Concerts and RECITALS
In partnership with the Australian National Academy of Music (ANAM), we host several concerts through the year - often featuring visiting, internationally renowned performers. Our final concert for 2018 in the ANAM series is on Sunday 21 October. All are welcome.
the journey sunday 26 august 2018
The ANAM recital at St Silas on Sunday 26 August provided proof yet again of the musical talent within this Academy.
Ably accompanying the soloists, the ‘backing band’ of 13 string players under conductor Fabian Russell provided solid support for the major item in the program – the Concerto for piano, trumpet and string orchestra by Shostakovich. This featured literally breathtaking performances by pianist Laurence Matheson and trumpeter Sam Beagley, and rightly earned bravos from the audience.
The program selected by Sam demonstrated the range of instruments in the trumpet family, including the flugelhorn and the piccolo trumpet. The former provided a mellow sound in the work by Markus Stockhausen (I was assured that this was not by Karl Heinz Stockhausen who is renowned for his atonal music - which is not to everyone’s taste) and it turned out to be a most pleasant and atmospheric piece.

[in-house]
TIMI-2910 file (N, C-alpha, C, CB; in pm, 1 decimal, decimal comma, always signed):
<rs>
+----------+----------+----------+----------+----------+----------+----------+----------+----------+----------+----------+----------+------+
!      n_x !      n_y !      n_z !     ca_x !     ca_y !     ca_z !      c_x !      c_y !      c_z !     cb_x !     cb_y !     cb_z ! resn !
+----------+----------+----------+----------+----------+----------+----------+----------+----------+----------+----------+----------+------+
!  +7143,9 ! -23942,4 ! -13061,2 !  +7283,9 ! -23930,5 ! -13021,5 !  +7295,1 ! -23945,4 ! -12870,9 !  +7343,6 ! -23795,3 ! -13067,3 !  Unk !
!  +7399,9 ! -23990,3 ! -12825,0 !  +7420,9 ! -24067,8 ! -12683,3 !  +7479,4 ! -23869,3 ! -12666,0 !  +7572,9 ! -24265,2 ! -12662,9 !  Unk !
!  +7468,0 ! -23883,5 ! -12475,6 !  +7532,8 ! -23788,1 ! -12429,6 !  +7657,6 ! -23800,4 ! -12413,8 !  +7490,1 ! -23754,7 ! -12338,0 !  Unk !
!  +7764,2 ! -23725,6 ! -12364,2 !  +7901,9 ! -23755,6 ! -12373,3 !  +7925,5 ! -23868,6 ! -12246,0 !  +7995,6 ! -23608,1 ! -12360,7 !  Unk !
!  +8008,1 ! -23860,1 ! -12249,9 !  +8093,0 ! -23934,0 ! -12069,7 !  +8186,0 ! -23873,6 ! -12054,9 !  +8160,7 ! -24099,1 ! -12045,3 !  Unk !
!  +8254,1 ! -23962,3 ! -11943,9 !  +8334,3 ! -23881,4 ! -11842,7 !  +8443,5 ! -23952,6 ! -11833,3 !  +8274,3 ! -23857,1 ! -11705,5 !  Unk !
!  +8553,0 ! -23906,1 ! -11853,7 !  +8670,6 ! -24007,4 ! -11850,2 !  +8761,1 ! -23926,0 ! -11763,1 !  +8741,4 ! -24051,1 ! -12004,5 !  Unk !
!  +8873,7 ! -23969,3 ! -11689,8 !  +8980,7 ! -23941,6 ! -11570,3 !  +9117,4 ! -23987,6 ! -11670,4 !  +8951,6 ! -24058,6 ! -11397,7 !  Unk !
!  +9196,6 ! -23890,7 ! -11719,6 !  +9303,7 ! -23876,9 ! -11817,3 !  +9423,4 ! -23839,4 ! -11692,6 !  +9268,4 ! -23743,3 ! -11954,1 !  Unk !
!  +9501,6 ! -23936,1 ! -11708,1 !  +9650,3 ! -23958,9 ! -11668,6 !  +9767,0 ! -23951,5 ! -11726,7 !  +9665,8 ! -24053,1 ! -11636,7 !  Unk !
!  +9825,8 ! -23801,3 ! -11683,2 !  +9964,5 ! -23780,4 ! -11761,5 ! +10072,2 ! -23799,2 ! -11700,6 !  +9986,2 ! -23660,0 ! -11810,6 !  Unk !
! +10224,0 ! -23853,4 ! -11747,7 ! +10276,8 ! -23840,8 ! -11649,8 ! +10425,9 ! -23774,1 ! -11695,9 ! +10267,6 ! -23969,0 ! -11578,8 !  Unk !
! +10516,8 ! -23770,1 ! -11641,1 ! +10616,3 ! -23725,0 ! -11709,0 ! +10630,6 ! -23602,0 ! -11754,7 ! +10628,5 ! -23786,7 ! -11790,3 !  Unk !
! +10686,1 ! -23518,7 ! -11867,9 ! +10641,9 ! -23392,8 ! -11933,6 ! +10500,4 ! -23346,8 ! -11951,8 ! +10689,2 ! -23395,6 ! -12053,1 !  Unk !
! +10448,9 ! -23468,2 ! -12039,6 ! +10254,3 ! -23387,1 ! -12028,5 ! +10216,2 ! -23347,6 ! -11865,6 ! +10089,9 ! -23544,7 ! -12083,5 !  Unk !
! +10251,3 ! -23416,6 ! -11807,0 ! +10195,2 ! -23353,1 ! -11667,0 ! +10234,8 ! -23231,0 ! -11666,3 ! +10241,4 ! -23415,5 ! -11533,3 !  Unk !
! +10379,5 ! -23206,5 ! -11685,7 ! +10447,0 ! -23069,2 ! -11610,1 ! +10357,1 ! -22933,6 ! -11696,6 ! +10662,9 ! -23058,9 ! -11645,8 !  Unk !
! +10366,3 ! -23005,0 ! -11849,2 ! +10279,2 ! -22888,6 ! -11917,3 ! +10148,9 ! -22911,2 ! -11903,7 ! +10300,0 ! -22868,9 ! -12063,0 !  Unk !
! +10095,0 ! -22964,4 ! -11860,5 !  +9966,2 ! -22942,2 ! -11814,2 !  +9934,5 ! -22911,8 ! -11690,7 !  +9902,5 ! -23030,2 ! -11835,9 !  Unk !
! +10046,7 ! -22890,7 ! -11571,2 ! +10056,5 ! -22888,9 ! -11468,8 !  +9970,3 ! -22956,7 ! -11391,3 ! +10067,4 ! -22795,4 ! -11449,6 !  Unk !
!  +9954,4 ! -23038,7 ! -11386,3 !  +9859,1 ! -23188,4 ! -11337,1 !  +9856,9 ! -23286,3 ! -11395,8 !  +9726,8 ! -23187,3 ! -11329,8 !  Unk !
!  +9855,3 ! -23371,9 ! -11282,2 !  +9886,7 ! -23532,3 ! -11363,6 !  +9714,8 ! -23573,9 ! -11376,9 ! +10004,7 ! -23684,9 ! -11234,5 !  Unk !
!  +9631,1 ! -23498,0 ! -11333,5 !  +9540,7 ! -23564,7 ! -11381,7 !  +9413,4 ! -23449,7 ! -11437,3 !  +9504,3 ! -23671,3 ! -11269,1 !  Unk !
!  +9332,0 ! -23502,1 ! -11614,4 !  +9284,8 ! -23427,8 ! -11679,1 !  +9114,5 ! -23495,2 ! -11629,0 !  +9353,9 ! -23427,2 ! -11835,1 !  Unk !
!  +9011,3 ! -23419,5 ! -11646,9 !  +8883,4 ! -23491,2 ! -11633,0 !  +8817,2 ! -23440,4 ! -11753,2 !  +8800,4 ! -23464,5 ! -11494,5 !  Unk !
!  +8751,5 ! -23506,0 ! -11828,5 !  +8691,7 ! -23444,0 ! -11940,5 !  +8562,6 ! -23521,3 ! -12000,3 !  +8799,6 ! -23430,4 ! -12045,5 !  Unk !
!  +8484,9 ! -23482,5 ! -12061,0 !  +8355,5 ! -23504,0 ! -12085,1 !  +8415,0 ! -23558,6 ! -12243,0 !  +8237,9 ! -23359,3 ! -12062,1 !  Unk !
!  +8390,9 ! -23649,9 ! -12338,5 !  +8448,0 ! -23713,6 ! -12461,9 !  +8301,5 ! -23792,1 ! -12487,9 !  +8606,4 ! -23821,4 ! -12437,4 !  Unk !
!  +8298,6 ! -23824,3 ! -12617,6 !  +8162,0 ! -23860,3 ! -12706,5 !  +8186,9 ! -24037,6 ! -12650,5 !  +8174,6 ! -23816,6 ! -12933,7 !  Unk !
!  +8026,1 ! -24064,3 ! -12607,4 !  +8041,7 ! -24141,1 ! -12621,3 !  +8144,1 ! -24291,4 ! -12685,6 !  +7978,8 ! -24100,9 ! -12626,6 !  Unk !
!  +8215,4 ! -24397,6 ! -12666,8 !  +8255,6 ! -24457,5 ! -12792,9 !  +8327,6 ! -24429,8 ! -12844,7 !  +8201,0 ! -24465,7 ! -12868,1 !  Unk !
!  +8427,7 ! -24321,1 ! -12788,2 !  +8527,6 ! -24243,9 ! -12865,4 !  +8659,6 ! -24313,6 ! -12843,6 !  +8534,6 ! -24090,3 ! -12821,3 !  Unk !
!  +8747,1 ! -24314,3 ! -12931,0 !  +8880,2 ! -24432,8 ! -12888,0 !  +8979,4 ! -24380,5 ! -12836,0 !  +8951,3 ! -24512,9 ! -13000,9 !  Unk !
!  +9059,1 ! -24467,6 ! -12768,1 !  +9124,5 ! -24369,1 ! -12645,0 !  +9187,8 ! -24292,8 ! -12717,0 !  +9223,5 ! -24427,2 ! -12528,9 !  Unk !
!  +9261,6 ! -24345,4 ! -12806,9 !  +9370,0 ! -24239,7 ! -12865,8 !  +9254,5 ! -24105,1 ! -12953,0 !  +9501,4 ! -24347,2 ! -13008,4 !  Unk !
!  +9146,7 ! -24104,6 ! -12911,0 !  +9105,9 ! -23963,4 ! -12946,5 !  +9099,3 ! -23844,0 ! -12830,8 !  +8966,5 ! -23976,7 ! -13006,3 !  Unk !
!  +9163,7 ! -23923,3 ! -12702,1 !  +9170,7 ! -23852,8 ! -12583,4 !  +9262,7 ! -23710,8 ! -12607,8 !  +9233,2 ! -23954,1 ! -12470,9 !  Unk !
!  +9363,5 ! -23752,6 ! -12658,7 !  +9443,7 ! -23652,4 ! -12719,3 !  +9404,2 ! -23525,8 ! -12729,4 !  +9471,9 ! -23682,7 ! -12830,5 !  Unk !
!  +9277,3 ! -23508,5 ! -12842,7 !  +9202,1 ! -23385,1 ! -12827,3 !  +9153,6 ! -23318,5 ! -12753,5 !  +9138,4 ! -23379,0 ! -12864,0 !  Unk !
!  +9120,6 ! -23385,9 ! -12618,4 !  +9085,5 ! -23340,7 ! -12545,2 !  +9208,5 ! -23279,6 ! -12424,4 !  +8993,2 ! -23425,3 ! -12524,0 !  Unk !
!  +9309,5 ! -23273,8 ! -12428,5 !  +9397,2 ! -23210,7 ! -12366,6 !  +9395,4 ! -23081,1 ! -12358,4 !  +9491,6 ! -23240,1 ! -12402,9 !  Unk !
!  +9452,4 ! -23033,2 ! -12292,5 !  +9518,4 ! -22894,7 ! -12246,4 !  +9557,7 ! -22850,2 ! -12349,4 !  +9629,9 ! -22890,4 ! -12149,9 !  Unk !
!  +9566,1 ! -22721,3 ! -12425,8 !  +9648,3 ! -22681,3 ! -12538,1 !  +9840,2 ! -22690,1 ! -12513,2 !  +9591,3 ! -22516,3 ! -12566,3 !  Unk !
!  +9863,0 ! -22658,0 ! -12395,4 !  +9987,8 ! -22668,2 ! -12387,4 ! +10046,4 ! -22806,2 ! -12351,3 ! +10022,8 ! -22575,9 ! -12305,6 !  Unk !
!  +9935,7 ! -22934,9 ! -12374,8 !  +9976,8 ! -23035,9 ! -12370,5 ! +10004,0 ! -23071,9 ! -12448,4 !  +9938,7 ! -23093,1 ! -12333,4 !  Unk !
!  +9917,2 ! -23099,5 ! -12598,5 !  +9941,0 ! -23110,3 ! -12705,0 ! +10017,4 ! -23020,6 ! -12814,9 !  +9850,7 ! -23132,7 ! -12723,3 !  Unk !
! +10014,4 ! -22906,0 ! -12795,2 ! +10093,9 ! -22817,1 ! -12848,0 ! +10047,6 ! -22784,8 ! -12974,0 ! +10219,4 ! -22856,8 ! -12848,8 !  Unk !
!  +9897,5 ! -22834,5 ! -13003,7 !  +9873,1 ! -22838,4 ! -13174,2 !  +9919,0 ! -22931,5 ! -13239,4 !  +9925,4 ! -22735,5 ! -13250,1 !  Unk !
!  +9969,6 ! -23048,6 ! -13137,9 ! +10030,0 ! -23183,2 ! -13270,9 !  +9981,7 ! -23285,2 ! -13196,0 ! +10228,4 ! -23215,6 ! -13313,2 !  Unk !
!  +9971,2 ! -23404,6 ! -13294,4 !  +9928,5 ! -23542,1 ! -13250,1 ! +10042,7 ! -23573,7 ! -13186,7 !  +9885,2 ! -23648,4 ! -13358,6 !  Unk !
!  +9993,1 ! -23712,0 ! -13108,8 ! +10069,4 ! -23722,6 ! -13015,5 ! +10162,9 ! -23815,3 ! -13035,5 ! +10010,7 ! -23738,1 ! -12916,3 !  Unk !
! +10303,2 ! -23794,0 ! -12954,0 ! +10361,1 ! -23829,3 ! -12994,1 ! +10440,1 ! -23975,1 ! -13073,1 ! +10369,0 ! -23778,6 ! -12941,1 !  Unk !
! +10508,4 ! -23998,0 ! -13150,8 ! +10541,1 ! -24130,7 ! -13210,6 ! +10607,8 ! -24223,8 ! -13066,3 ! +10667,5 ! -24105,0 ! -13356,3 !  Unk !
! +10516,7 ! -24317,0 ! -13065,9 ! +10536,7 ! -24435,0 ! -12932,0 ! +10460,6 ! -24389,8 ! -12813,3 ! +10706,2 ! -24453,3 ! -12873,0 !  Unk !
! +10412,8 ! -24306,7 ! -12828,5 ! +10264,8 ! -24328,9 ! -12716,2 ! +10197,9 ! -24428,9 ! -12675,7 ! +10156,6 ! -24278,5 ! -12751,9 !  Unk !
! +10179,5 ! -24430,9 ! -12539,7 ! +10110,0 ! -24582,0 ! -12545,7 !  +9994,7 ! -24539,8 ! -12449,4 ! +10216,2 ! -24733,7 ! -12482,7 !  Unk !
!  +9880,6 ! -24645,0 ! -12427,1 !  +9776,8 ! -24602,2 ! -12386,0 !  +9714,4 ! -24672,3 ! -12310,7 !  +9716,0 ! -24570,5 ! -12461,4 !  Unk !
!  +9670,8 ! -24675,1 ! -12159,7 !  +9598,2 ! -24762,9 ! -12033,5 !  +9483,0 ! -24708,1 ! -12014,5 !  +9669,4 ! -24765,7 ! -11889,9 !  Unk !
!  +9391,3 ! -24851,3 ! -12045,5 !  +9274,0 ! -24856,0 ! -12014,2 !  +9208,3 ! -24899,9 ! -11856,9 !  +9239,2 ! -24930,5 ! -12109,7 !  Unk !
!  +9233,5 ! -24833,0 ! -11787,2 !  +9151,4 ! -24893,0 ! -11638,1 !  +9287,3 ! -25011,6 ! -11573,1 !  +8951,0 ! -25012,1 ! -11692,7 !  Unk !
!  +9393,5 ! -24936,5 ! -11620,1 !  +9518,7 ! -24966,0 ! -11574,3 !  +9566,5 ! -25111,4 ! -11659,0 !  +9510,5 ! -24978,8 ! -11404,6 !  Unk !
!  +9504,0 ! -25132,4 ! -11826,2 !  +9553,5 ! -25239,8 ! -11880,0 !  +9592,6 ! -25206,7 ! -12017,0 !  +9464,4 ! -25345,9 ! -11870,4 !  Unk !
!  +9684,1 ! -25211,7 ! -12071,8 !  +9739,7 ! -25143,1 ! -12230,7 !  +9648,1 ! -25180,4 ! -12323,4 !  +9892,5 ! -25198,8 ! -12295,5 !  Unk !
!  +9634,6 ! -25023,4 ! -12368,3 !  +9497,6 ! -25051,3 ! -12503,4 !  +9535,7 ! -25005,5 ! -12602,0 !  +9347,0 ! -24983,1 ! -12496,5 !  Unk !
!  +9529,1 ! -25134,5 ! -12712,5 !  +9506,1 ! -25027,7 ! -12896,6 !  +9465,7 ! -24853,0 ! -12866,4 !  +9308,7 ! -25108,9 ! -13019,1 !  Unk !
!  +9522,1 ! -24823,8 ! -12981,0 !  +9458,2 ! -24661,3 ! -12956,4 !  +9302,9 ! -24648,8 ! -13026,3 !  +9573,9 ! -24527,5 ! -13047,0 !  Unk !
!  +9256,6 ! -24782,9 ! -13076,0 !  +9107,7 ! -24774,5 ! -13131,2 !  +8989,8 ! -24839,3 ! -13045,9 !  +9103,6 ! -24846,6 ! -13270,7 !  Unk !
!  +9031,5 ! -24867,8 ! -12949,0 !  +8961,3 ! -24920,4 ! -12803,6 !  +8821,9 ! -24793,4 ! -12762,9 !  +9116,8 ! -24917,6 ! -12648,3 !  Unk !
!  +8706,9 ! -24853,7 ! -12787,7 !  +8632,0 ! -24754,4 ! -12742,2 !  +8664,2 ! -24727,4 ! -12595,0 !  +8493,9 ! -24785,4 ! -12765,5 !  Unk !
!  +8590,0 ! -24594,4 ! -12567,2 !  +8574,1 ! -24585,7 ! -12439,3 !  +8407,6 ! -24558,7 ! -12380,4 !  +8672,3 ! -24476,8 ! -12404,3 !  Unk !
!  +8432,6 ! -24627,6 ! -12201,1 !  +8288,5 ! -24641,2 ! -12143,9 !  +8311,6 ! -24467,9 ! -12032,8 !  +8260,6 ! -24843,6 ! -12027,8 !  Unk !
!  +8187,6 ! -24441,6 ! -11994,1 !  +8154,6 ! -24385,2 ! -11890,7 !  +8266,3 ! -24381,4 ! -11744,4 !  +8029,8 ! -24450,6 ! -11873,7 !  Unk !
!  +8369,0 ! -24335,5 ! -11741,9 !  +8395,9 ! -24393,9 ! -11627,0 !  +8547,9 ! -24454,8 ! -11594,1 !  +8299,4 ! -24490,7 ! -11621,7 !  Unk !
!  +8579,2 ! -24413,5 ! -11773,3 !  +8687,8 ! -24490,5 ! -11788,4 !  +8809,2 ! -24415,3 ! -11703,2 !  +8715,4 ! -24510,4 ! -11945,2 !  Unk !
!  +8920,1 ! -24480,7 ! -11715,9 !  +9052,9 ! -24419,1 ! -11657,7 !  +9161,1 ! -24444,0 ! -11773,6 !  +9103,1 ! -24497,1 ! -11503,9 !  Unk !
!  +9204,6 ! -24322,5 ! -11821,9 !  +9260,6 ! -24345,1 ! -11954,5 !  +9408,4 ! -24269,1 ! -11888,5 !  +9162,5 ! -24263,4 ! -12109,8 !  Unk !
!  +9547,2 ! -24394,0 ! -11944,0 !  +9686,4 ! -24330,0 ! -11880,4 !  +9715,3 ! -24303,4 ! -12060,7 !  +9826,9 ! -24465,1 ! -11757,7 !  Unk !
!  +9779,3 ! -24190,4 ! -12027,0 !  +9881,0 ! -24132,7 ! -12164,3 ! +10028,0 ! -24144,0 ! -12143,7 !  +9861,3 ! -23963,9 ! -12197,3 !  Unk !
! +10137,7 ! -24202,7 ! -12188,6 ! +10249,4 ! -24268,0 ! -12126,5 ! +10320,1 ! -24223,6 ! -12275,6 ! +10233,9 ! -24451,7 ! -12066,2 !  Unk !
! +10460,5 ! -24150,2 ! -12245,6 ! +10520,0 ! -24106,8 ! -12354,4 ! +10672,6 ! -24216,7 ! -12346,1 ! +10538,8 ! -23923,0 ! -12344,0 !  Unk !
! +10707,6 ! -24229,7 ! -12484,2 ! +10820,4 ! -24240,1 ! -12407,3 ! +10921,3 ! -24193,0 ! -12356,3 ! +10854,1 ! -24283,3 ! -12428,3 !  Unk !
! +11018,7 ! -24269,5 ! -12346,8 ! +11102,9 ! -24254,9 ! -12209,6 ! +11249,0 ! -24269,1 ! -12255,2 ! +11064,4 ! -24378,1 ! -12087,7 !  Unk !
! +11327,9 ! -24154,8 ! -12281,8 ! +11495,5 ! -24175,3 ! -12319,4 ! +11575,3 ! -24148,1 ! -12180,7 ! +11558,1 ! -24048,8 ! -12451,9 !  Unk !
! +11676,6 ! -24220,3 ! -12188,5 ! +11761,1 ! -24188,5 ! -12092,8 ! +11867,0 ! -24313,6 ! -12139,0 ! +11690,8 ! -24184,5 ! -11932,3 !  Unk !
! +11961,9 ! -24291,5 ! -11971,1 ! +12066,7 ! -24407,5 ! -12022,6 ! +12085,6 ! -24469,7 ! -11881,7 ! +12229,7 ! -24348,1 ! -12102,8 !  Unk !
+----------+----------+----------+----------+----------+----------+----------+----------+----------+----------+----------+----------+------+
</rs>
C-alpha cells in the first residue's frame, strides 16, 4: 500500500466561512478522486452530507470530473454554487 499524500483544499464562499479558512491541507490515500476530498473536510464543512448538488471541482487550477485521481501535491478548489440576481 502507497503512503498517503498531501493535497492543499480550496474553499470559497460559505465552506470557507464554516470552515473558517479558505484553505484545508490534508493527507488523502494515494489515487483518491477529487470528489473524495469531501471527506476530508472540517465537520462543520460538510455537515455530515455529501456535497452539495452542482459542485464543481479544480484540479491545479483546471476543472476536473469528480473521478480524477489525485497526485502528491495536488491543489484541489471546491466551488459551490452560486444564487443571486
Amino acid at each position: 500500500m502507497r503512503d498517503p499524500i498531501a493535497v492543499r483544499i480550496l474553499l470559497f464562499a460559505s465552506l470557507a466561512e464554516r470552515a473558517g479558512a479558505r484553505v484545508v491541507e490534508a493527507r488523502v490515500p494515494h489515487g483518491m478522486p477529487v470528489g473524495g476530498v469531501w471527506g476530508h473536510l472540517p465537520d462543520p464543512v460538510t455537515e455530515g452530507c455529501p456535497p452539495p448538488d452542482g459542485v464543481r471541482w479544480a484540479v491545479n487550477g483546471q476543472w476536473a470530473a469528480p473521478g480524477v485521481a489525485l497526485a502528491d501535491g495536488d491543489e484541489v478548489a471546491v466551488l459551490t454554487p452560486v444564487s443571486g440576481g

Traditionalists among the audience of nearly 80 music-lovers were satisfied with a sparkling rendition of a Vivaldi Chamber Concerto arranged for bassoon and two piccolo trumpets - the highest register of the trumpet family.
The recital opened with a duet for two trumpets by Verne Reynolds which Sam tells us he first performed in his first year recital at ANAM and was ‘’a joy to present again in my last concert as a student of ANAM’.
In October, Sam travels to Germany to commence studies at the Hochschule fur Musik Karlsruhe, We wish our 2017 St Silas prizewinner all the best as he pursues a full-time professional career as an orchestral and chamber musician.
brilliant brass! a resounding success
The first ANAM recital at St Silas for 2018 was a resounding success, with a quartet of trumpets and one of trombones performing before a large appreciative audience. Even a holiday weekend could not keep the music-lovers away!
The brilliant sound of the trumpets and the more mellow tones of the trombone were heard to great effect in the excellent acoustic of the church. Music ranged from the 16th century with a piece by Gabrielli, whose works were written to be performed in St Marks’ Basilica in Venice, to a jazzy little 20th century piece by Brazilian composer Jobim. The second half of the program featured a number of short harmonious works for the trumpet quartet, while for some, the highlight of the recital was an arrangement for the trombone quartet of the first movement from the Dvorak Symphony No. 8, with its echoes of the Czech countryside.